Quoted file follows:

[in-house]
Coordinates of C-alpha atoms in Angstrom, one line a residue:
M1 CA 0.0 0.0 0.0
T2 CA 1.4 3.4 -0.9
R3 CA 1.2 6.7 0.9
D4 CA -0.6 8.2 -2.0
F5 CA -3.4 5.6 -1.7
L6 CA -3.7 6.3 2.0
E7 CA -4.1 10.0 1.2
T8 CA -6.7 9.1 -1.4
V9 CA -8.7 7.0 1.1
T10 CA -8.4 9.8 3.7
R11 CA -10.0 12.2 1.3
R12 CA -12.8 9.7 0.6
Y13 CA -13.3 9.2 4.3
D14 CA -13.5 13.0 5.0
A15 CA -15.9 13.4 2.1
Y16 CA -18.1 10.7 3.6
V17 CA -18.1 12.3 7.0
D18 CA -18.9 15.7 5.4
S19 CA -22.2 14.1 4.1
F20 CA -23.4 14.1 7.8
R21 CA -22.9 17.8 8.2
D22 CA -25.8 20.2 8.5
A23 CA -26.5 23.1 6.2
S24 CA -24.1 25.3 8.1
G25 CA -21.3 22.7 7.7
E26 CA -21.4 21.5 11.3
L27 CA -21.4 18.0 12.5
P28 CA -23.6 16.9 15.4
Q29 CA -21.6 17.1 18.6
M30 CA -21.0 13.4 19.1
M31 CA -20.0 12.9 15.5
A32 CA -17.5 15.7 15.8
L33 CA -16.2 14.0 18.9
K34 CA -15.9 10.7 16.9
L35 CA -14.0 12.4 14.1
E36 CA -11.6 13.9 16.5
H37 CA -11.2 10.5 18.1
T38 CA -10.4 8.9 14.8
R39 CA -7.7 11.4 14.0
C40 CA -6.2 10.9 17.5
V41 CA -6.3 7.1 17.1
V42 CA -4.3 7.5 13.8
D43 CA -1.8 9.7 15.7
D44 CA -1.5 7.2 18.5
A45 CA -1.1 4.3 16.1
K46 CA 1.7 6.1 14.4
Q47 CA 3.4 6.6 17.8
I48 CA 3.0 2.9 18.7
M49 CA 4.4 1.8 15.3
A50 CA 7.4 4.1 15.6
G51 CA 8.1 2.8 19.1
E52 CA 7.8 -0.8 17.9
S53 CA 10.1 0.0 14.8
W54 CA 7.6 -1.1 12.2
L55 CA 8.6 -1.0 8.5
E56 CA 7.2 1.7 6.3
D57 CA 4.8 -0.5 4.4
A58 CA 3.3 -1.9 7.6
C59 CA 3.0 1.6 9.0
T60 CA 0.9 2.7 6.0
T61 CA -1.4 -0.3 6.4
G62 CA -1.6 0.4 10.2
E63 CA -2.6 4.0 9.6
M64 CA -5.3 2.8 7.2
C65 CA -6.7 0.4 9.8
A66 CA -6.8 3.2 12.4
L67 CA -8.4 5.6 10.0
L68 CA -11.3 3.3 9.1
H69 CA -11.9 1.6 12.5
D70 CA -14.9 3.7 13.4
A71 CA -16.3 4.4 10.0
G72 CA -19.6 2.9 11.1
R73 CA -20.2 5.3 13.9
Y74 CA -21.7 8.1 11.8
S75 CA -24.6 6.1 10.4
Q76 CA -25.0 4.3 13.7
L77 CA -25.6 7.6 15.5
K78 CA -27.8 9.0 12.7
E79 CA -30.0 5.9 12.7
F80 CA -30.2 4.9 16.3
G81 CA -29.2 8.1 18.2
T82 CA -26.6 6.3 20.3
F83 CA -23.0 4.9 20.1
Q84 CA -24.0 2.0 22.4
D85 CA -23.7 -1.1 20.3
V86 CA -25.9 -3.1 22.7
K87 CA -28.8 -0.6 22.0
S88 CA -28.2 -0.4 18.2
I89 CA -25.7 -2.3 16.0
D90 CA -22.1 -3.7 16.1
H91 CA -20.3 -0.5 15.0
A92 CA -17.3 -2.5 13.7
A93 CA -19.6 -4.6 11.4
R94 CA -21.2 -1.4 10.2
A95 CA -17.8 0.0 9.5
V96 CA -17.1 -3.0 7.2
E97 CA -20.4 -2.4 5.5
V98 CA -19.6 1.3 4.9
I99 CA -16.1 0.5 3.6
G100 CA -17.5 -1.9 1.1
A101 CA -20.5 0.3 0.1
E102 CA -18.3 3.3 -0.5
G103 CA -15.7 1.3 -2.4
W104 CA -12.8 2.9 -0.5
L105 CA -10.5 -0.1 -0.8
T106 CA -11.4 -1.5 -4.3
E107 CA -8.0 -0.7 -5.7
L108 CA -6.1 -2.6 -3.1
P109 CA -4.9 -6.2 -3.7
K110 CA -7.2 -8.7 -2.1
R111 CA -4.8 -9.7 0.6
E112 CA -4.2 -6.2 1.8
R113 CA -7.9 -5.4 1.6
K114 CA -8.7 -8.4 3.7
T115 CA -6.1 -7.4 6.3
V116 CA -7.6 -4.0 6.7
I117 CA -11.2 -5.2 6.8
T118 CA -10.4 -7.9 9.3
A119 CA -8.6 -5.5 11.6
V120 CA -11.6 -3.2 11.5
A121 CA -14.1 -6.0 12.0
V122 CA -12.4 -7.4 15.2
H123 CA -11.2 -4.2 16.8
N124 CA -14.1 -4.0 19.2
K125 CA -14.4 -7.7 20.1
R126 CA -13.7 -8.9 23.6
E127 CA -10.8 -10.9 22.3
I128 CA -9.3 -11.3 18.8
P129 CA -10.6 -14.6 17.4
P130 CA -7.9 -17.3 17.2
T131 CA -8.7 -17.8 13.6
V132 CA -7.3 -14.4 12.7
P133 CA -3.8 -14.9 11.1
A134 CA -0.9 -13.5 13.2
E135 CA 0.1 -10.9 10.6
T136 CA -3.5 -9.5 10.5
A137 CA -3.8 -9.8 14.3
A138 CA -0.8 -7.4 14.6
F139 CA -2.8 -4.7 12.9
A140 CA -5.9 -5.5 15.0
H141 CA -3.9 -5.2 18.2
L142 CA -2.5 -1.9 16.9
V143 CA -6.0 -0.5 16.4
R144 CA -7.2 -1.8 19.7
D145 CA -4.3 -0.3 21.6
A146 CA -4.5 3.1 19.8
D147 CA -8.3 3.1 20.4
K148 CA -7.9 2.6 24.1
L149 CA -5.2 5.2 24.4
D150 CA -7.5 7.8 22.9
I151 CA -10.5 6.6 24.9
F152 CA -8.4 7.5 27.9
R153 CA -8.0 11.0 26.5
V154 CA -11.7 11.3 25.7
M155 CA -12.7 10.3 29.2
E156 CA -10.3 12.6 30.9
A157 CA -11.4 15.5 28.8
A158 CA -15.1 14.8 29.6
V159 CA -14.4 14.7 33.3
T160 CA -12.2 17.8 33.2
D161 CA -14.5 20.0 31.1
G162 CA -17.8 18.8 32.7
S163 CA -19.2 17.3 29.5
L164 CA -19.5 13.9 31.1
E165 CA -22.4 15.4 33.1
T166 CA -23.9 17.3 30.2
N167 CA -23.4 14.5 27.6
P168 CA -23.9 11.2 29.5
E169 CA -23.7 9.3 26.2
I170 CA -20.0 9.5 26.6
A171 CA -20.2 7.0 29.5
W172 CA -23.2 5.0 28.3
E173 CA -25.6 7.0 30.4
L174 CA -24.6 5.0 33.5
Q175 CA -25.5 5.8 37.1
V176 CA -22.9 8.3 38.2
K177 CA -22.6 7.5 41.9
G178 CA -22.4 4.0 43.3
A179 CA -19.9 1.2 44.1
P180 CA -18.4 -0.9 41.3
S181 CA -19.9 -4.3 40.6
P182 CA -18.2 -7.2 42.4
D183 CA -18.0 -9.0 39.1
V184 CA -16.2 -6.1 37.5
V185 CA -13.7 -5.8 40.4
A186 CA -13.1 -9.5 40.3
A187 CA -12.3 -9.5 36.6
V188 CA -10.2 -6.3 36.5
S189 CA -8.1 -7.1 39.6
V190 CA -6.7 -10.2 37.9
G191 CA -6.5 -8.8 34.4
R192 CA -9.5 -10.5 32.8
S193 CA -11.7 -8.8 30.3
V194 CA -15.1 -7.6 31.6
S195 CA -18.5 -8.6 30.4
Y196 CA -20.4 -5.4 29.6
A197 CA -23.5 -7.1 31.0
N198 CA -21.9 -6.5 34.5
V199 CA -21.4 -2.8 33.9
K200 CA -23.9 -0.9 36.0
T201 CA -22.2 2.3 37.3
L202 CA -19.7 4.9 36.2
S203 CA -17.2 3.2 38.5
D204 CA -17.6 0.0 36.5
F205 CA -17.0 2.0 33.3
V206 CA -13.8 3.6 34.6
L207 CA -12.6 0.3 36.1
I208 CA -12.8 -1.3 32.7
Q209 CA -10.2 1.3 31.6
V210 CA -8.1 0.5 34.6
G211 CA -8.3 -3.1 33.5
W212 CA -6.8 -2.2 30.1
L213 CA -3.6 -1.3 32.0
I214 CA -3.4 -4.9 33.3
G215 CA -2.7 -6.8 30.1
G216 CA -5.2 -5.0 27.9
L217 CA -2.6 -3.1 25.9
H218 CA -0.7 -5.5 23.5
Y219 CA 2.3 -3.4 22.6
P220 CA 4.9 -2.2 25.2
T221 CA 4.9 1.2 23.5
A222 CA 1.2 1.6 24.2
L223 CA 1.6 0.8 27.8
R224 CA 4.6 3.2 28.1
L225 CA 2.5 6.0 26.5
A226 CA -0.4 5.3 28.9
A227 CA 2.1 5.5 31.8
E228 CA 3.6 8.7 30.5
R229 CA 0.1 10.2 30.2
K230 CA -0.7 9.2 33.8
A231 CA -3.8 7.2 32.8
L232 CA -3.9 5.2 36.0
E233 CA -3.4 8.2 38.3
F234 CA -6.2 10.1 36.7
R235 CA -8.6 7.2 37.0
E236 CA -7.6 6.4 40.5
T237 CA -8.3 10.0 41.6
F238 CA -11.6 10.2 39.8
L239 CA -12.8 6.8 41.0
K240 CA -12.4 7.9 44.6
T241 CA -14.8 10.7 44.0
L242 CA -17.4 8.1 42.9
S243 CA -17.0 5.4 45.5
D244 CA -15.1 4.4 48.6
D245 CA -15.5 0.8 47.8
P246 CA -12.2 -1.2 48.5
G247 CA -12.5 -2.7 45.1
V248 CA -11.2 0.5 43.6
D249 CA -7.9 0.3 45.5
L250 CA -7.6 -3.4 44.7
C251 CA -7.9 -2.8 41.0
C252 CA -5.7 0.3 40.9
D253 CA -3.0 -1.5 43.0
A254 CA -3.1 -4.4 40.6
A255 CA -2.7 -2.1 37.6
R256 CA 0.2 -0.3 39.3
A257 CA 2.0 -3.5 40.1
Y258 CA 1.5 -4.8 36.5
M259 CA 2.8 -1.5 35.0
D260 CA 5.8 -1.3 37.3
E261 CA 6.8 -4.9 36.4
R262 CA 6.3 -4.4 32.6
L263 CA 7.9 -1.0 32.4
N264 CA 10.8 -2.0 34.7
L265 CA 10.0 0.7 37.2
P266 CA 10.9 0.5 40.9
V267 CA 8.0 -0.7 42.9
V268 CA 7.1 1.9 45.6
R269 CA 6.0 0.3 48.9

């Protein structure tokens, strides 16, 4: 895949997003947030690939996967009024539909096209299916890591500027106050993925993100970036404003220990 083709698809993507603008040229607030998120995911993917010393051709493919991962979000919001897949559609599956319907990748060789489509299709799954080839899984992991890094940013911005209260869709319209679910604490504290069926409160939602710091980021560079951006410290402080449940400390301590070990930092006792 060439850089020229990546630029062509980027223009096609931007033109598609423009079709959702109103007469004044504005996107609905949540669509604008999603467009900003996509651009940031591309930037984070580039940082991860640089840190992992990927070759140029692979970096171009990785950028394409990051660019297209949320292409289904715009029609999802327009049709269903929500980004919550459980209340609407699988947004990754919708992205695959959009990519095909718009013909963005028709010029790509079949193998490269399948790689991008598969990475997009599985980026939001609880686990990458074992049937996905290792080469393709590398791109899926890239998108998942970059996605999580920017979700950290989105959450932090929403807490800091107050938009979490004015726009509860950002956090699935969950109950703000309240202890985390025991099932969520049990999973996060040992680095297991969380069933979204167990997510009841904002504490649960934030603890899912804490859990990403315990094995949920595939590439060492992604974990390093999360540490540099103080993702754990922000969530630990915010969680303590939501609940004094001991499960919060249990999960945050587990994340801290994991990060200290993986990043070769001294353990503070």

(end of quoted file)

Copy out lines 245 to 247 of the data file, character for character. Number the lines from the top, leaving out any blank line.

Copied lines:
S243 CA -17.0 5.4 45.5
D244 CA -15.1 4.4 48.6
D245 CA -15.5 0.8 47.8